Selling Your Crochet: Undervaluing Your Work

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undervalue

Don’t you hate that? You create projects for sale and someone comes along and says that your project isn’t worth the price you put on it. Those 60 hours you put into that blanket just aren’t worth fifty cents an hour to them. Or, they walk past your booth, shaking their head at the $15 you put on a hat that took you all week to create.

People just don’t seem to have the idea in their head that your time is worth something. That project that you created actually took time to create, hard-earned time and talent, talent that has taken you years to hone. Time that you could have spent with your family or friends. You put all your talent and love into a project and people just seem to turn their noses up at the price.

Then, there are others who expect you to just whip something up for free. Oh, you know who they are, don’t you? A lot of people just have absolutely no concept of the time you spend on your project and the quality, care and talent you’re selling, not to mention the cost of materials, of course.

I really hate that. We really do live in a society where many people no longer respect the work of others and so many people expect everything for free.

Turn about fair play, though. If you expect your work to be valued, don’t undervalue the work of others. Think about it. You really do want people to pay you for your work but I see so many people complaining that they can’t get people to pay them fairly and then they turn around and undervalue the work of pattern writers with exactly the same reasoning.

I can’t even begin to tell you how many times I’ve seen “Someone wants to buy this hat from me, but I’m not about to buy the pattern. Where can I get it for free?” I realize that “free” is a powerful temptation, but why on earth would you devalue the work of someone else while, at the same time, expecting people to value your work?

Everyone’s work should be respected from the pattern writer to the project maker. I love me some free patterns but sometimes, they’re just not free. Sometimes the pattern writer has spent days, weeks, months on a project for a pattern; time, like you, they’ve spent working on it when they could have been spending time with family and friends. They, too, have to put food on the table, a roof over their heads and put their kids in clothes. Why is it so awful to spend a five spot on a pattern? That’s the least expensive part of making a project after all.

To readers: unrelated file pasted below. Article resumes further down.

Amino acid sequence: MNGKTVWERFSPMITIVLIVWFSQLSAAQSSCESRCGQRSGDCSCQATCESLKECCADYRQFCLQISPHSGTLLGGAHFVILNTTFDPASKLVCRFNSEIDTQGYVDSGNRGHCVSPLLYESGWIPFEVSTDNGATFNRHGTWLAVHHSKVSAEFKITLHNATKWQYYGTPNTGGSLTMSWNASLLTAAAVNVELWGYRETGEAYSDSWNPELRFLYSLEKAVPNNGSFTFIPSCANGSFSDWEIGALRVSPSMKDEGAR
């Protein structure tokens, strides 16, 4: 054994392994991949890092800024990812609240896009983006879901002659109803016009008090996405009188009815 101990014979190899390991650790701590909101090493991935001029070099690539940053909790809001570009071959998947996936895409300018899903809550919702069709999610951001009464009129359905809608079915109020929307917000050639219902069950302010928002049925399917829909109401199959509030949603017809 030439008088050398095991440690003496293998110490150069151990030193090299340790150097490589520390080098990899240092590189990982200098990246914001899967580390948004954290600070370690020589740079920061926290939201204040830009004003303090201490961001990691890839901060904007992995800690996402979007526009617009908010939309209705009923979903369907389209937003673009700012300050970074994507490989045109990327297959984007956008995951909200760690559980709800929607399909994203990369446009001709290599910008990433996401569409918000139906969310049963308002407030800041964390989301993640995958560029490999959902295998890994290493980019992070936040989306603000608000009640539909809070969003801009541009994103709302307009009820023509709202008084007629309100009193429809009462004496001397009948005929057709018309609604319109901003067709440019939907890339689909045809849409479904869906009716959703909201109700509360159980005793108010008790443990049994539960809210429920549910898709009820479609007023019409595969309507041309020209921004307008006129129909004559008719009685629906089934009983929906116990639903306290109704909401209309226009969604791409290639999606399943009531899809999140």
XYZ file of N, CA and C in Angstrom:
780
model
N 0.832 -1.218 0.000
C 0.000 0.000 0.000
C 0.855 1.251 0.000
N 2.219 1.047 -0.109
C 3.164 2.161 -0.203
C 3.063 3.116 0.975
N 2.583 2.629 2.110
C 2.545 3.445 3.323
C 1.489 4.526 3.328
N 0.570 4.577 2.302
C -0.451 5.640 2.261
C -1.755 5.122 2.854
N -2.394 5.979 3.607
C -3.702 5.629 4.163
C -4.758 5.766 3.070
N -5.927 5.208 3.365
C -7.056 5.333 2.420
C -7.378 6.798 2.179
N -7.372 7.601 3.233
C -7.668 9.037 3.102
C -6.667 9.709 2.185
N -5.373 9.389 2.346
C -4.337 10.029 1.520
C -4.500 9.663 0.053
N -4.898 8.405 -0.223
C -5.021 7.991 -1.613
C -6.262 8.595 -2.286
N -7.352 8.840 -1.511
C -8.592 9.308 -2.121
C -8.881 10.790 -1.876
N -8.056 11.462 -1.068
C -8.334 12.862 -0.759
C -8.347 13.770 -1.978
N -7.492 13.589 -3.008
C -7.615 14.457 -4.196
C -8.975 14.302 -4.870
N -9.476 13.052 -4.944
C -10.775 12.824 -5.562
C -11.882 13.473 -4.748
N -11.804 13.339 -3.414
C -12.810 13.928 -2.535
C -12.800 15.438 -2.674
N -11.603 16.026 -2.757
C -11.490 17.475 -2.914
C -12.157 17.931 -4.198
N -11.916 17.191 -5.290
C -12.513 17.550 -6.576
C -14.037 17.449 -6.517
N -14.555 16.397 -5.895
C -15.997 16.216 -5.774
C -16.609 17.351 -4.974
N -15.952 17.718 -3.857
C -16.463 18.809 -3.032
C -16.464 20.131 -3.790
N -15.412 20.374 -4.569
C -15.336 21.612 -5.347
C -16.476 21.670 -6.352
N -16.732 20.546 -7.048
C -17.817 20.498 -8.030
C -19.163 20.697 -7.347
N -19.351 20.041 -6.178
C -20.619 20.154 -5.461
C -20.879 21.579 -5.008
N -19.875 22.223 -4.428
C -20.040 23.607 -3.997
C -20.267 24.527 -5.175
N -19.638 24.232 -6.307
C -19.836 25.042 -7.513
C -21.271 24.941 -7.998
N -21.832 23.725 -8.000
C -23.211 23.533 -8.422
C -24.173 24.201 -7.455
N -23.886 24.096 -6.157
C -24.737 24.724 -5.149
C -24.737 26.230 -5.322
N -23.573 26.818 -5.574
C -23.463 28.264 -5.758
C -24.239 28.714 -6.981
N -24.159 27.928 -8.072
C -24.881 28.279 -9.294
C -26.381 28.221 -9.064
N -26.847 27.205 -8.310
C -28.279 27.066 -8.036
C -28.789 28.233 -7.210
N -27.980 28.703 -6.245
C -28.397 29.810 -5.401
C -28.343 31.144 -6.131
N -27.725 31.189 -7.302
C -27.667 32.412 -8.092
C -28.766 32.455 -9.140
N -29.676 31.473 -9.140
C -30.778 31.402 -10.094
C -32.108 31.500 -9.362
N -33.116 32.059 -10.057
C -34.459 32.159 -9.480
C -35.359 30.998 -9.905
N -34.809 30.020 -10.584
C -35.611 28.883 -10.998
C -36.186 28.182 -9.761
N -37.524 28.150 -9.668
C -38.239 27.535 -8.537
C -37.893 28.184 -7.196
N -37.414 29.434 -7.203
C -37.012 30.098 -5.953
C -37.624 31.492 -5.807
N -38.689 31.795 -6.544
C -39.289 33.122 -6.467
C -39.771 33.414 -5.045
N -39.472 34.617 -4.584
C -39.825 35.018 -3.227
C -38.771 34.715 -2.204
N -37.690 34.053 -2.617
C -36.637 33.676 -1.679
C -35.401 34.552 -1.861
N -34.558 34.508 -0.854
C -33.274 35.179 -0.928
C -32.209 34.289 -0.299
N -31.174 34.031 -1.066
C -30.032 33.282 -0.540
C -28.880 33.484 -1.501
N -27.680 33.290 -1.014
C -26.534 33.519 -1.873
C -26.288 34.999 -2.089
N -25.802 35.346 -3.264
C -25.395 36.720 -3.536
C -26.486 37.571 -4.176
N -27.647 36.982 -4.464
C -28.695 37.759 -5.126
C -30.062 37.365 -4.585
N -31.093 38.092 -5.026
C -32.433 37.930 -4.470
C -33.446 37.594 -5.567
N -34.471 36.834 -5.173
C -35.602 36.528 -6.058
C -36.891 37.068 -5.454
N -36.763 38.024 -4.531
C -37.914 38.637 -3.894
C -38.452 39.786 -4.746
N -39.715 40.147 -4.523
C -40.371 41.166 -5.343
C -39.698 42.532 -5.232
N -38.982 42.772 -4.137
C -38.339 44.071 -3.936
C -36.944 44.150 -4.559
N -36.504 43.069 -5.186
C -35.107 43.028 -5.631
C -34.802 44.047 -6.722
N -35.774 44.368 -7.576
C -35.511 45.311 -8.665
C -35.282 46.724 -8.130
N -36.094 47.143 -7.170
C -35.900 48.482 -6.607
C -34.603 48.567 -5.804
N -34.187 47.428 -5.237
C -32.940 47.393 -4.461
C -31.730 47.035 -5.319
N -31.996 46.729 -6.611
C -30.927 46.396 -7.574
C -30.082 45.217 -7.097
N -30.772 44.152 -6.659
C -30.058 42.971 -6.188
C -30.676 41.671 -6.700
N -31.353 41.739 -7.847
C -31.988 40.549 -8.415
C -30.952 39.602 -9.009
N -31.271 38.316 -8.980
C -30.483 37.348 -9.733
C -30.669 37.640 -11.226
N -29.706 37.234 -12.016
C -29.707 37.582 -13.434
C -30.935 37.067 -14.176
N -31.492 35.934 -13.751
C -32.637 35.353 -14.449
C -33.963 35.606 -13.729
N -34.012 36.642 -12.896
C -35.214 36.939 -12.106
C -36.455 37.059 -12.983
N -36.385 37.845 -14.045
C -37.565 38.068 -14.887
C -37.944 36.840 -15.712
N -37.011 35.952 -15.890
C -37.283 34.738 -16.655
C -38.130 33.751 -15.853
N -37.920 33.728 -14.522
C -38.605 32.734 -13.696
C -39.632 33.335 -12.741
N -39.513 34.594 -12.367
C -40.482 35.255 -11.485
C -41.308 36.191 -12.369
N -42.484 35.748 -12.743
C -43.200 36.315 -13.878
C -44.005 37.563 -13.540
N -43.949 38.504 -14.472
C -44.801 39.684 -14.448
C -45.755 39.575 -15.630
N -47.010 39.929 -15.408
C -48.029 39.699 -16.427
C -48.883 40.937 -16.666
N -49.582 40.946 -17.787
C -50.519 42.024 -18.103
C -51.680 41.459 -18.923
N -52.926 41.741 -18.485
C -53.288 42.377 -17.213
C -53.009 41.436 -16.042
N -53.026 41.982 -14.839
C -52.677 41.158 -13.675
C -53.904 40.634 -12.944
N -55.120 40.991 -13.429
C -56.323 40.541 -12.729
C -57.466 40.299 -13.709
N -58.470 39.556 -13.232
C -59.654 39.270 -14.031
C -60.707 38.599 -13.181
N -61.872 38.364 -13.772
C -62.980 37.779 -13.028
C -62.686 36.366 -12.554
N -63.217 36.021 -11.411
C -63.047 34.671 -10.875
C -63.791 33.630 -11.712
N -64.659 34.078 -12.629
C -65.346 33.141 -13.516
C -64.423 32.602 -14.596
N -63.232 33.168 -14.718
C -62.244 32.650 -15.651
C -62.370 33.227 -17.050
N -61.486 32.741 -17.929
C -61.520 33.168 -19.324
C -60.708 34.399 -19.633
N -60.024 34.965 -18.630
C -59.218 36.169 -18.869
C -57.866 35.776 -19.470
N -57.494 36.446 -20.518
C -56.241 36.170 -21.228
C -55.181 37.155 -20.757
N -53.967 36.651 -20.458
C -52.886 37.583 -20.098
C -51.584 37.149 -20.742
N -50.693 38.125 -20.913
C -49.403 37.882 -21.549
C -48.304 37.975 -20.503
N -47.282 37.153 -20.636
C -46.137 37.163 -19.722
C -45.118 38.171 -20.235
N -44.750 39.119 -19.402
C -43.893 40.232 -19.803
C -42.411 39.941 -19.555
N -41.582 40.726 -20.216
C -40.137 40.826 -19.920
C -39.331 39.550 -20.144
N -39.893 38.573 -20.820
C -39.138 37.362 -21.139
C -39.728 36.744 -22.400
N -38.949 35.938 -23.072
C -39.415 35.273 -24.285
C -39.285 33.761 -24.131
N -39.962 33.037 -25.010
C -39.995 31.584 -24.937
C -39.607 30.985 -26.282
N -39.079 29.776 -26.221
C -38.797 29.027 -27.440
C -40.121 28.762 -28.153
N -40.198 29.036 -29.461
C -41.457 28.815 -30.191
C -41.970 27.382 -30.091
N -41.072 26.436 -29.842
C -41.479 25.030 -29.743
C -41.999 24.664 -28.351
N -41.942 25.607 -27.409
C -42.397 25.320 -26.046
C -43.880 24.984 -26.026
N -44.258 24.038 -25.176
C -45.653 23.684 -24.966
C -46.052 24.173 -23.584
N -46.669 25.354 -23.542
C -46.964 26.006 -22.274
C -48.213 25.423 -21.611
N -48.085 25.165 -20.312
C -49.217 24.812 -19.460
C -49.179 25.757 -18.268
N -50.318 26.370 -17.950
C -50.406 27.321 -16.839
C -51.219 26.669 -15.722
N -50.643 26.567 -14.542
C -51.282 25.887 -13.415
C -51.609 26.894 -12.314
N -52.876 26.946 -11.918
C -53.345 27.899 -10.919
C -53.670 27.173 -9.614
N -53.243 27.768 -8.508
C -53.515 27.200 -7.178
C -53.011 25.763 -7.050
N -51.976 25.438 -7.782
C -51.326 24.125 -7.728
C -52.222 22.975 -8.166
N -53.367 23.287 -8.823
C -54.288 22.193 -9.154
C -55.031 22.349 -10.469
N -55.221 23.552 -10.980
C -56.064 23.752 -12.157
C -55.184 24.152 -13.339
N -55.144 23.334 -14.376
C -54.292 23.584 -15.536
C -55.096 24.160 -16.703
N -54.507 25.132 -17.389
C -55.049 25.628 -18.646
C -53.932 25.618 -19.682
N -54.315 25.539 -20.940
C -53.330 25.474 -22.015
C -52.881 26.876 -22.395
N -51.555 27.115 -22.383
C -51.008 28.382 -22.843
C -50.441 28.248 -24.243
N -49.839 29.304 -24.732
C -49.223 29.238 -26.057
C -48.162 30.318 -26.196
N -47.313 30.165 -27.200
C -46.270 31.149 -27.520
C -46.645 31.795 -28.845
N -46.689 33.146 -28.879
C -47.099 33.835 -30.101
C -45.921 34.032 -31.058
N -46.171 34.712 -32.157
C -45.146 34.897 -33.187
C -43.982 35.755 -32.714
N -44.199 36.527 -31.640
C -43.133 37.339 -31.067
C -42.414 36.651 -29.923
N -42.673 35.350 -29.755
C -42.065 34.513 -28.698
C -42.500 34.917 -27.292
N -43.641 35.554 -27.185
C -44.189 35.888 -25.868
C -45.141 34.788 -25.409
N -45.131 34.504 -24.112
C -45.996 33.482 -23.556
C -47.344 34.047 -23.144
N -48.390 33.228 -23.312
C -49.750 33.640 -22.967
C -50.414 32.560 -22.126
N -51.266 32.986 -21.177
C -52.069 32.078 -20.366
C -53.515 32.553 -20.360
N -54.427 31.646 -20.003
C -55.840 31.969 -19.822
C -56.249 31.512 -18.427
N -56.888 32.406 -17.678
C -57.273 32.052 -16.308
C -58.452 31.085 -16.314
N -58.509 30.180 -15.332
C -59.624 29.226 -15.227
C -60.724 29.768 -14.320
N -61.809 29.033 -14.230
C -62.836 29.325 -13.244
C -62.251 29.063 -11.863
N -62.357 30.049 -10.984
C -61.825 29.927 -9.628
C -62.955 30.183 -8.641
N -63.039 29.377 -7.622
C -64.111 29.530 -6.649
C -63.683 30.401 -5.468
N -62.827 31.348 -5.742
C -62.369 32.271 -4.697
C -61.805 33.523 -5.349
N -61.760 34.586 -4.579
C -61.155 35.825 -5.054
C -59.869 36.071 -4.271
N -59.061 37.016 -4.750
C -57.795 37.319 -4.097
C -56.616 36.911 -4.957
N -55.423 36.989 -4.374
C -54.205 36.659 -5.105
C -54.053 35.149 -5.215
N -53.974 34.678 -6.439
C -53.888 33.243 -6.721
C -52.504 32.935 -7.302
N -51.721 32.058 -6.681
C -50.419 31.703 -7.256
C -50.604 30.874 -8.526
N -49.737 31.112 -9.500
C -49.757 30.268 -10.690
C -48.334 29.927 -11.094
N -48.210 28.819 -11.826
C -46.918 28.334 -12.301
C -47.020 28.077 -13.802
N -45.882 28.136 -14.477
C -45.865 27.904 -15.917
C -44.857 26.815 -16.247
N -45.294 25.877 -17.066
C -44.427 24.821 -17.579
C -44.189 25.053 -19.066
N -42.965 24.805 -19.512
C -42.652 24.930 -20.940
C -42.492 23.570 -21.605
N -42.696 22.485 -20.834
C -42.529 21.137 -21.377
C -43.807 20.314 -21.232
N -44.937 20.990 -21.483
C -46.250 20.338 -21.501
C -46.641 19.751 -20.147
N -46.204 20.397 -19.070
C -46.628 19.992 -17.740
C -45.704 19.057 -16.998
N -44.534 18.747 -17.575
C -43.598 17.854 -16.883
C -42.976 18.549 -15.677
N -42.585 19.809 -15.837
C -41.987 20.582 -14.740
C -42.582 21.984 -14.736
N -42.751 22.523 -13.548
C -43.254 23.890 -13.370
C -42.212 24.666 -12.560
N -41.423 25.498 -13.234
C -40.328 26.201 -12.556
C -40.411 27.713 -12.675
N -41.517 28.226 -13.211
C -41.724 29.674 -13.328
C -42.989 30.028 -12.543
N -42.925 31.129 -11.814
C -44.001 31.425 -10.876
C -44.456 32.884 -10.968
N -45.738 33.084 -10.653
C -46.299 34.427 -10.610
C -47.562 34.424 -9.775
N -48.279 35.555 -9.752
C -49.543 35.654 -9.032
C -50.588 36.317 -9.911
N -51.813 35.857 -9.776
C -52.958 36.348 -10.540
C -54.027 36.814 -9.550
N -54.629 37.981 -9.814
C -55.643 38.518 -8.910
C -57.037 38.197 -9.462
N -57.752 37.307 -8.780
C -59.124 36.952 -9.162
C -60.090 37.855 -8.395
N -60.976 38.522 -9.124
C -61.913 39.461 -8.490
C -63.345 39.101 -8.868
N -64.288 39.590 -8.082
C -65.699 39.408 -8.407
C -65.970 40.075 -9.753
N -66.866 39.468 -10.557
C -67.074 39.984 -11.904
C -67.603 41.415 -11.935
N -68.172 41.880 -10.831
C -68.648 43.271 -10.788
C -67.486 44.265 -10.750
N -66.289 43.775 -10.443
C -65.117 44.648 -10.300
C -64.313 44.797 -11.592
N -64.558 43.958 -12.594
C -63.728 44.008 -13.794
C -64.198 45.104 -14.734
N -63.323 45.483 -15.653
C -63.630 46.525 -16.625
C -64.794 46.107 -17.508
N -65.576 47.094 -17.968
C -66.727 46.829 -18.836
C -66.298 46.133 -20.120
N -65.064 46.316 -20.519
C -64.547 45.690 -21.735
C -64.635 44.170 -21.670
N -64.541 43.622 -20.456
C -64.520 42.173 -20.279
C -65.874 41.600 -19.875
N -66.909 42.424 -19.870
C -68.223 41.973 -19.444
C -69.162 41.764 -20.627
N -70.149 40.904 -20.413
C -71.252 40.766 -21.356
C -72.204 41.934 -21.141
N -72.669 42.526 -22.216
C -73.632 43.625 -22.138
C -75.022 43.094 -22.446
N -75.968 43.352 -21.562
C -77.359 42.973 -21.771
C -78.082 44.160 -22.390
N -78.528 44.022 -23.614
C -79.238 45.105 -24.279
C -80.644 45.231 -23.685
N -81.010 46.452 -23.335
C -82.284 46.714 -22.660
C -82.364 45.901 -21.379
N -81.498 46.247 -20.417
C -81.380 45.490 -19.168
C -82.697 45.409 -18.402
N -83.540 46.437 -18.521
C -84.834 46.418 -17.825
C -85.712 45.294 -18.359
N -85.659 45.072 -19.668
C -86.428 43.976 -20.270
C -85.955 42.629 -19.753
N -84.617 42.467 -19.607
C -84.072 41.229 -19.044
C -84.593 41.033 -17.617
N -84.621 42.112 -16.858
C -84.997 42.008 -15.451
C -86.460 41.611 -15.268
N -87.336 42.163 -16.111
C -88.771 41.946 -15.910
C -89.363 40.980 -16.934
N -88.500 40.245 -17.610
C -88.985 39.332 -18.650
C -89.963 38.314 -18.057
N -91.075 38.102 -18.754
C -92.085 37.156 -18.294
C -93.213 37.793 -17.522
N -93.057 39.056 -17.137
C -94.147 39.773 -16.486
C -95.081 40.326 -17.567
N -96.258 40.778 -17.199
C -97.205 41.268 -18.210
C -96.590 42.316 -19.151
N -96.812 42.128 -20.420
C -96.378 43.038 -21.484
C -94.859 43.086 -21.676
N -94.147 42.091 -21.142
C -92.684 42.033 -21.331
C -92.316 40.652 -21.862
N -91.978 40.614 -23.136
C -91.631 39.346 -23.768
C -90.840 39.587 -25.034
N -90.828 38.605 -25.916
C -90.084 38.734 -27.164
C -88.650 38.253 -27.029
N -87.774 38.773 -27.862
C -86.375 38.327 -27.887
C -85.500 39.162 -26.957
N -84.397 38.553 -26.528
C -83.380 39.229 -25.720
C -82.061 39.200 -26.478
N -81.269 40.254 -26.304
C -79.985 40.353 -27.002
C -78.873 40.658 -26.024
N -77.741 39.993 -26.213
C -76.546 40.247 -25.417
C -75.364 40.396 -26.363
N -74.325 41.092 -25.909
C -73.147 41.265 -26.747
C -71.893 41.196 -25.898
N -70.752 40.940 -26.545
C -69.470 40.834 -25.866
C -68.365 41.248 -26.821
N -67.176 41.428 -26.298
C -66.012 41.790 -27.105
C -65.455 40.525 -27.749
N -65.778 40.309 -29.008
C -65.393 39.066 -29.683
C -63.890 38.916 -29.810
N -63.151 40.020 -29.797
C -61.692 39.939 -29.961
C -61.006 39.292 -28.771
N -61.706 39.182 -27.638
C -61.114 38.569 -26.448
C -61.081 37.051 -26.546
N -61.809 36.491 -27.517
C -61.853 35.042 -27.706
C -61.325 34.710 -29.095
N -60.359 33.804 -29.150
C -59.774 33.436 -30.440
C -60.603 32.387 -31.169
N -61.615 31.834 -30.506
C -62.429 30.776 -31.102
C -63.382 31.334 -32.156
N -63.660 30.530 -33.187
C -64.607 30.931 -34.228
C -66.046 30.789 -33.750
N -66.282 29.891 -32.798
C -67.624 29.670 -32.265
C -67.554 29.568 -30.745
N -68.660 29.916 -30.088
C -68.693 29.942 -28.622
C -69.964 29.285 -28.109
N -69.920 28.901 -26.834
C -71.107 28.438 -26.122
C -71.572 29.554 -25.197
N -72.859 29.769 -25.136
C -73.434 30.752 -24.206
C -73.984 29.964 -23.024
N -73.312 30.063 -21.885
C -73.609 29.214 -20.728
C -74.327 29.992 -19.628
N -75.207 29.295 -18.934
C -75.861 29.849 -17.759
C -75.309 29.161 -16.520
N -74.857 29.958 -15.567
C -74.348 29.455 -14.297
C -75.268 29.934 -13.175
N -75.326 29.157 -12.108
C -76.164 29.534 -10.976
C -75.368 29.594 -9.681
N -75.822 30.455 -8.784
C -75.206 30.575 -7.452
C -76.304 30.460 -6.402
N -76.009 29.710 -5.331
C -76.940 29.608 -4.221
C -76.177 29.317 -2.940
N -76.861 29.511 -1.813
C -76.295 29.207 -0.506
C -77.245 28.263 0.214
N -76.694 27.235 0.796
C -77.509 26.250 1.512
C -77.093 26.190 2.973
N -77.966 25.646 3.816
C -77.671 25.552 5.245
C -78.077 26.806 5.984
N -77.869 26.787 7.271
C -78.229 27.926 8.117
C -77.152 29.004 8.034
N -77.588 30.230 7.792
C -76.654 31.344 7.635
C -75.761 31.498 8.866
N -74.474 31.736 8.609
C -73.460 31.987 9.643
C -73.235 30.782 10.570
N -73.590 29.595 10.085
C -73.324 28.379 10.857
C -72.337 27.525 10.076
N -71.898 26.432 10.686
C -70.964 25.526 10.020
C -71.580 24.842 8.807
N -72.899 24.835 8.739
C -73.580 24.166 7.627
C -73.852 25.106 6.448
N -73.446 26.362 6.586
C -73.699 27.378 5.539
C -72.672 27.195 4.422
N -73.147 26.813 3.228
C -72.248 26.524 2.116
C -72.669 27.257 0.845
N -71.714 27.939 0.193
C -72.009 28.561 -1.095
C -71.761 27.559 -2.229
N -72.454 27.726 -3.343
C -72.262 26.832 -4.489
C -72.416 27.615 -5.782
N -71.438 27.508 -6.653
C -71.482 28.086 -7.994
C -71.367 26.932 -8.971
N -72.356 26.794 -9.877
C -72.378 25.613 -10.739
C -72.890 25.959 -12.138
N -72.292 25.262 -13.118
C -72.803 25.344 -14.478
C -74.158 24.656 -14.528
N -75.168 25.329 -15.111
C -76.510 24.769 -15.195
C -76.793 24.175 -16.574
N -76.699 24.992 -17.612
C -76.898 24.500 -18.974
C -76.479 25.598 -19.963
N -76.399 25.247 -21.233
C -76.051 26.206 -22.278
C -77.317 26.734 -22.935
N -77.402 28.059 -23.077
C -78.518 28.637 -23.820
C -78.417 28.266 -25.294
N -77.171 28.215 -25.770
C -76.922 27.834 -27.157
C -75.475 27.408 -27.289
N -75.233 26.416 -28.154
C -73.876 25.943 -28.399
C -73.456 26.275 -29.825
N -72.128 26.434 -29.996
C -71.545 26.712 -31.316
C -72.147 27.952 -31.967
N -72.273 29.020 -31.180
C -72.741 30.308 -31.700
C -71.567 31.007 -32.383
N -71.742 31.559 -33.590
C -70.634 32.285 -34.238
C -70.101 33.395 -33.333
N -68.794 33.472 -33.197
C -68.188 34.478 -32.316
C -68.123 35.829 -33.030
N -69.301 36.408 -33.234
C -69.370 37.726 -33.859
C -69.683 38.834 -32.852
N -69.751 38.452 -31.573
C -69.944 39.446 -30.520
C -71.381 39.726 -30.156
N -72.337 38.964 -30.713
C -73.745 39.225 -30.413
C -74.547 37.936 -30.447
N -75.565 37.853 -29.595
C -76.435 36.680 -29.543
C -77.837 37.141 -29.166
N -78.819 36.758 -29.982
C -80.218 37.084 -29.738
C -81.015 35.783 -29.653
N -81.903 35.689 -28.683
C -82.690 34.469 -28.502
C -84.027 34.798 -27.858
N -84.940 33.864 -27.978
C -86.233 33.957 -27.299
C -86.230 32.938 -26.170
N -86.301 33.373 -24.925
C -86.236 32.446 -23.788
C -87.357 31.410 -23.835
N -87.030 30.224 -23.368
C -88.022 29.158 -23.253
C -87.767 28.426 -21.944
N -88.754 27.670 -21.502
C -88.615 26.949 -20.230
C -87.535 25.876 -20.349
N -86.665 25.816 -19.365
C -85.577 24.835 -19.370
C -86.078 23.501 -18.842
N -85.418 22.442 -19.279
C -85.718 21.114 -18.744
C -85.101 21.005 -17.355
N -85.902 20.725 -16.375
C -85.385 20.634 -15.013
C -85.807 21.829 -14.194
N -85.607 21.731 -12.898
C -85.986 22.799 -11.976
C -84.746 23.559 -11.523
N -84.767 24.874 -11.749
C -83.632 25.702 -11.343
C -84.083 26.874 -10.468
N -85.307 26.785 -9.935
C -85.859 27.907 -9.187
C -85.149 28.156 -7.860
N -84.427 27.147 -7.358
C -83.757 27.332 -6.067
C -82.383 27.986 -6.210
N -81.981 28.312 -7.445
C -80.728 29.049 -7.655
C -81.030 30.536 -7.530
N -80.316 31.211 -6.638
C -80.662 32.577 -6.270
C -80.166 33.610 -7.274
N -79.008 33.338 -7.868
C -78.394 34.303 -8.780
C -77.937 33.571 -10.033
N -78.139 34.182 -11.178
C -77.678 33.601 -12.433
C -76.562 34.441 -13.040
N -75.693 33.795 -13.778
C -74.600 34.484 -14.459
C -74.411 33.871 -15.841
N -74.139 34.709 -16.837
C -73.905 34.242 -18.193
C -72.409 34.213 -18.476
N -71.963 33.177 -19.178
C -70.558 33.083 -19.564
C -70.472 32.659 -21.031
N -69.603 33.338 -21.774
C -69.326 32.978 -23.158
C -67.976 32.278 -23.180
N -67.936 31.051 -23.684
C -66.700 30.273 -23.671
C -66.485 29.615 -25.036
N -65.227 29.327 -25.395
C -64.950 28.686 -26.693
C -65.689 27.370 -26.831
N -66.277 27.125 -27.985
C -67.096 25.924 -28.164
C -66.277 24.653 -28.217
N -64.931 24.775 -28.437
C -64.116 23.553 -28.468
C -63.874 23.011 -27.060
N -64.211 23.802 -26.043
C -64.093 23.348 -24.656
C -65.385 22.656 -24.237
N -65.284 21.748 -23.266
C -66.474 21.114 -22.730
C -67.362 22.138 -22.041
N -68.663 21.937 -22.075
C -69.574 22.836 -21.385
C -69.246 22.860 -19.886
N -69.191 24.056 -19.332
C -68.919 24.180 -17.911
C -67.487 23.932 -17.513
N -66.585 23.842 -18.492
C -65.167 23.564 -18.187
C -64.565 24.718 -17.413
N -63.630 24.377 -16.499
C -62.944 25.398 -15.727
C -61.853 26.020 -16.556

I’m obviously not saying that you should buy all your patterns. That would be crazy. There are over 50K free crochet patterns on the internet. I post about fabulous free crochet patterns I’ve discovered for you all the time on Facebook. I have lots on my website. I’m not against them.

But, if the pattern you want isn’t free, respect that pattern writer as you expect to be respected. It’s only fair and creates good karma which, in the long run, is a win for everyone.

Filed in the “Food for Thought” category. 🙂

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10 comments

  • Yuliya

    Very well said!

  • BJMarley

    I’m glad you addressed this issue.

    If I like a designer’s work, paying for a pattern encourages that person to design more.

  • As always, you are awesome.

  • Catherine

    It’s one of the major problems of selling hand made items. People seem to associate handmade with cheap or free.

    They forget that yarn has to be bough, the pattern costs and then the time spent creating. We live in a society of cheap, throw away tat and hand made is no longer valued. Sad really.

  • Tanya

    What a well said reminder about respect. Hopefully this will be shared throughout the crafting community and we can move on to treating each other just a bit better.

  • Great post! I do buy patterns when I can afford to and am thankful for free patterns too! I tend not to charge a lot for my pieces and I do give away a lot too. But I am differently-abled and need to keep busy!

  • Ruth

    You are so right. Thank you for putting this in a helpful way. I love getting your weekly emails. Keep up the good work:)0

  • Very well written, Kim. Thank you.

    We all need to hear these words to spur us on to continue what we do….crochet, knit, painting, all artistic “crafts and hobbies”. I am a project maker and wish I could design. But I know my limits. My brain just doesn’t work that way. However, once I make a pattern I can put my own touch on it the next time.

    Also needing to be included in this group of talented people are the craft bloggers such as yourself and many other talented bloggers. I have tried to blog, but yeah, I just don’t seem to be able to pull the words out of my head to put in a blog.

    Keep up the great work. I have learned from you, read your blogs and made your patterns. Thank you for your hard work.

    Cin Berry
    Crochet Creations by Cin
    Sugar’s Sweet Stitches on Etsy.

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  • I always love to read what you have to say 🙂

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